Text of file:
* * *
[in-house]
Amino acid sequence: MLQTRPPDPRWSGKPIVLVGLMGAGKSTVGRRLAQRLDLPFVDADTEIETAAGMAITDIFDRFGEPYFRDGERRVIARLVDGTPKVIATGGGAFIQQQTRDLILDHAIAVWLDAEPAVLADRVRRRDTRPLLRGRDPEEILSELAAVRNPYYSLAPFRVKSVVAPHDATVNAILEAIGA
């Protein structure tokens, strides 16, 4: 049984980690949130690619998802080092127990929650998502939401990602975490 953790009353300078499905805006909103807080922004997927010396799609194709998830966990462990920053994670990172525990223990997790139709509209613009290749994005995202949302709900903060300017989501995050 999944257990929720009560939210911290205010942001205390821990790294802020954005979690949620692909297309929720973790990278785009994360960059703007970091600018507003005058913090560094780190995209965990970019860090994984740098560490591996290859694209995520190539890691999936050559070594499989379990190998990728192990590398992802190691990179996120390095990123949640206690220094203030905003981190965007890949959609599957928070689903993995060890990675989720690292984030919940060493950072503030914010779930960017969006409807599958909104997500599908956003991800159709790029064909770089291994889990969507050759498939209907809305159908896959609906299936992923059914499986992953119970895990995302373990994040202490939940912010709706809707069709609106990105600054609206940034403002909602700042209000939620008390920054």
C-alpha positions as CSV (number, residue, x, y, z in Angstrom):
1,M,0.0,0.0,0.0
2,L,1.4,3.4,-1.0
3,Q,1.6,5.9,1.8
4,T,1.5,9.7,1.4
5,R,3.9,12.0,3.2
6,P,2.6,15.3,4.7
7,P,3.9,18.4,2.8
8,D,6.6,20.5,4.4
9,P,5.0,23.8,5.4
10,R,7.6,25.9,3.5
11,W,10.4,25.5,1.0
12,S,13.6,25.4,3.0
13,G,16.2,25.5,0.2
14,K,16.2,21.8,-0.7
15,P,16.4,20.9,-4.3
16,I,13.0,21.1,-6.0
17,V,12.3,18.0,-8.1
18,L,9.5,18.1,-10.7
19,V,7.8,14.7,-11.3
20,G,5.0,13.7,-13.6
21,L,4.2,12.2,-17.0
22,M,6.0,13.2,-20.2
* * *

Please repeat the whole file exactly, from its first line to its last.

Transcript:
[in-house]
Amino acid sequence: MLQTRPPDPRWSGKPIVLVGLMGAGKSTVGRRLAQRLDLPFVDADTEIETAAGMAITDIFDRFGEPYFRDGERRVIARLVDGTPKVIATGGGAFIQQQTRDLILDHAIAVWLDAEPAVLADRVRRRDTRPLLRGRDPEEILSELAAVRNPYYSLAPFRVKSVVAPHDATVNAILEAIGA
């Protein structure tokens, strides 16, 4: 049984980690949130690619998802080092127990929650998502939401990602975490 953790009353300078499905805006909103807080922004997927010396799609194709998830966990462990920053994670990172525990223990997790139709509209613009290749994005995202949302709900903060300017989501995050 999944257990929720009560939210911290205010942001205390821990790294802020954005979690949620692909297309929720973790990278785009994360960059703007970091600018507003005058913090560094780190995209965990970019860090994984740098560490591996290859694209995520190539890691999936050559070594499989379990190998990728192990590398992802190691990179996120390095990123949640206690220094203030905003981190965007890949959609599957928070689903993995060890990675989720690292984030919940060493950072503030914010779930960017969006409807599958909104997500599908956003991800159709790029064909770089291994889990969507050759498939209907809305159908896959609906299936992923059914499986992953119970895990995302373990994040202490939940912010709706809707069709609106990105600054609206940034403002909602700042209000939620008390920054």
C-alpha positions as CSV (number, residue, x, y, z in Angstrom):
1,M,0.0,0.0,0.0
2,L,1.4,3.4,-1.0
3,Q,1.6,5.9,1.8
4,T,1.5,9.7,1.4
5,R,3.9,12.0,3.2
6,P,2.6,15.3,4.7
7,P,3.9,18.4,2.8
8,D,6.6,20.5,4.4
9,P,5.0,23.8,5.4
10,R,7.6,25.9,3.5
11,W,10.4,25.5,1.0
12,S,13.6,25.4,3.0
13,G,16.2,25.5,0.2
14,K,16.2,21.8,-0.7
15,P,16.4,20.9,-4.3
16,I,13.0,21.1,-6.0
17,V,12.3,18.0,-8.1
18,L,9.5,18.1,-10.7
19,V,7.8,14.7,-11.3
20,G,5.0,13.7,-13.6
21,L,4.2,12.2,-17.0
22,M,6.0,13.2,-20.2